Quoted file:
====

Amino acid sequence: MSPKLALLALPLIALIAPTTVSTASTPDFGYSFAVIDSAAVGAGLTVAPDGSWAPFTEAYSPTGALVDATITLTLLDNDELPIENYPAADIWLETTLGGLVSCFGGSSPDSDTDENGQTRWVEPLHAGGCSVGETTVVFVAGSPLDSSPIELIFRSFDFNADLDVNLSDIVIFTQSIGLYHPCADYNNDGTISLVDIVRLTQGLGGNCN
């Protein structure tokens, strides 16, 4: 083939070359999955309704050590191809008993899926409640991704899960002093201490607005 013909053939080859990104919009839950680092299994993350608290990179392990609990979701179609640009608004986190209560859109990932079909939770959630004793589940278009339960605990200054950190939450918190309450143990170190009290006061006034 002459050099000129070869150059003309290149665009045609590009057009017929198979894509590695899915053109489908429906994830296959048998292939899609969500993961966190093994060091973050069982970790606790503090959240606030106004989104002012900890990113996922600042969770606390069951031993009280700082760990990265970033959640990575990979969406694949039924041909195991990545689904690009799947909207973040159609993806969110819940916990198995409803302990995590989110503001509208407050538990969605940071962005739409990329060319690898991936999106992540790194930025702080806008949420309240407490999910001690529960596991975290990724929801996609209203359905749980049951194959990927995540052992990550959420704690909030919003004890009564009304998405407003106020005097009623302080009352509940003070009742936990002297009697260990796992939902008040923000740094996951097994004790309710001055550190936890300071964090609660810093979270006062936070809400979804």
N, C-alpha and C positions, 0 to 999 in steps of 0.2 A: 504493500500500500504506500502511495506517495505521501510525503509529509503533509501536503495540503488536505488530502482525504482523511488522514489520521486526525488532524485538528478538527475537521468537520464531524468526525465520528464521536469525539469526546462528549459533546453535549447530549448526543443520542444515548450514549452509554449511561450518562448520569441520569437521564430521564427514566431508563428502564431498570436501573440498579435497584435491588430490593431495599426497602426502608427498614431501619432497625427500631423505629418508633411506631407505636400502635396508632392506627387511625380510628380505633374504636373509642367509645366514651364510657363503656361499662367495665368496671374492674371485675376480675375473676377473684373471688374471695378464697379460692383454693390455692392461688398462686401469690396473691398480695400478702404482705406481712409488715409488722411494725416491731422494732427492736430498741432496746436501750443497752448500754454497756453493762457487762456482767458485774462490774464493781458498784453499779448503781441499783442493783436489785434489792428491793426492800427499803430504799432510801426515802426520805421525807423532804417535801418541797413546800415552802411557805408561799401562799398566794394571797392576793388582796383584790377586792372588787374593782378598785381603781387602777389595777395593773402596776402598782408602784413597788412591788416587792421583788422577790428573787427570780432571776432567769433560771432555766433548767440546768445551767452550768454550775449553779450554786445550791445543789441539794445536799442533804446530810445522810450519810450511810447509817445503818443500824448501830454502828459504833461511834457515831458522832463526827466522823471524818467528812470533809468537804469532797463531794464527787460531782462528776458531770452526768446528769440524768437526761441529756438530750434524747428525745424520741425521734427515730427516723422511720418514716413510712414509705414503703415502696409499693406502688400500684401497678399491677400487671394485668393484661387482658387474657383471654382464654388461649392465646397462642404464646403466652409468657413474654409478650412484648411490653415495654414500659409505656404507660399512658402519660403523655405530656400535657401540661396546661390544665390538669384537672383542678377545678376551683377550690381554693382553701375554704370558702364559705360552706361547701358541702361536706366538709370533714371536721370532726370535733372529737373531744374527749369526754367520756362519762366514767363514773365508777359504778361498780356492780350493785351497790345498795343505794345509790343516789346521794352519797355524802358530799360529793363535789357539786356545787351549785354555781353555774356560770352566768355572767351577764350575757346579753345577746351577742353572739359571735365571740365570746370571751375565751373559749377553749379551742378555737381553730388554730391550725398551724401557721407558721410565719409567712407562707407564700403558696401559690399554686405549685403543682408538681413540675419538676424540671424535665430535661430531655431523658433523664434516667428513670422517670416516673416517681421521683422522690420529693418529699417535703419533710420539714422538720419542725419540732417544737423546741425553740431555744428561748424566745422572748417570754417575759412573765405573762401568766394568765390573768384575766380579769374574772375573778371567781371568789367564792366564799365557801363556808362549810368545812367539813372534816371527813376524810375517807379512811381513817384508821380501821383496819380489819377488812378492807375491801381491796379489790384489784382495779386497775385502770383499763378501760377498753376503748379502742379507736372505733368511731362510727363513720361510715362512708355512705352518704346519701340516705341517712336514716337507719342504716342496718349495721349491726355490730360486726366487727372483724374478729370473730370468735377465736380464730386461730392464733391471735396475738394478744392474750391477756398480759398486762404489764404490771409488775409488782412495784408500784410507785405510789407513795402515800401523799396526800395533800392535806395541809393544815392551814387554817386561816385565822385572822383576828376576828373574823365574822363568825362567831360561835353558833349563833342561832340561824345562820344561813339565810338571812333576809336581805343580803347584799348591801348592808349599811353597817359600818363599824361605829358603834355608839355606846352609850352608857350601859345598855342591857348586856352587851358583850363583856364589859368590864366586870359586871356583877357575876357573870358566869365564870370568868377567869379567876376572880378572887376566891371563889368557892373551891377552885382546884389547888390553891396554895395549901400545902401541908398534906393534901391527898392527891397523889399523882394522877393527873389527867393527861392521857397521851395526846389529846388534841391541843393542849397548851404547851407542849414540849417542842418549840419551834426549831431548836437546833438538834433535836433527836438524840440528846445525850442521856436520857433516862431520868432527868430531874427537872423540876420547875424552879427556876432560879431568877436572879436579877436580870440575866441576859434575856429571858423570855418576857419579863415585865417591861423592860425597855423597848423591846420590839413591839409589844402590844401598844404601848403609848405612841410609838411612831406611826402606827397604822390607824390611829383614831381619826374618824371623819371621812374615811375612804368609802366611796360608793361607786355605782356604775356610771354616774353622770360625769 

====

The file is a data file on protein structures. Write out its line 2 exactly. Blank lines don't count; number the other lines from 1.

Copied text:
């Protein structure tokens, strides 16, 4: 083939070359999955309704050590191809008993899926409640991704899960002093201490607005 013909053939080859990104919009839950680092299994993350608290990179392990609990979701179609640009608004986190209560859109990932079909939770959630004793589940278009339960605990200054950190939450918190309450143990170190009290006061006034 002459050099000129070869150059003309290149665009045609590009057009017929198979894509590695899915053109489908429906994830296959048998292939899609969500993961966190093994060091973050069982970790606790503090959240606030106004989104002012900890990113996922600042969770606390069951031993009280700082760990990265970033959640990575990979969406694949039924041909195991990545689904690009799947909207973040159609993806969110819940916990198995409803302990995590989110503001509208407050538990969605940071962005739409990329060319690898991936999106992540790194930025702080806008949420309240407490999910001690529960596991975290990724929801996609209203359905749980049951194959990927995540052992990550959420704690909030919003004890009564009304998405407003106020005097009623302080009352509940003070009742936990002297009697260990796992939902008040923000740094996951097994004790309710001055550190936890300071964090609660810093979270006062936070809400979804």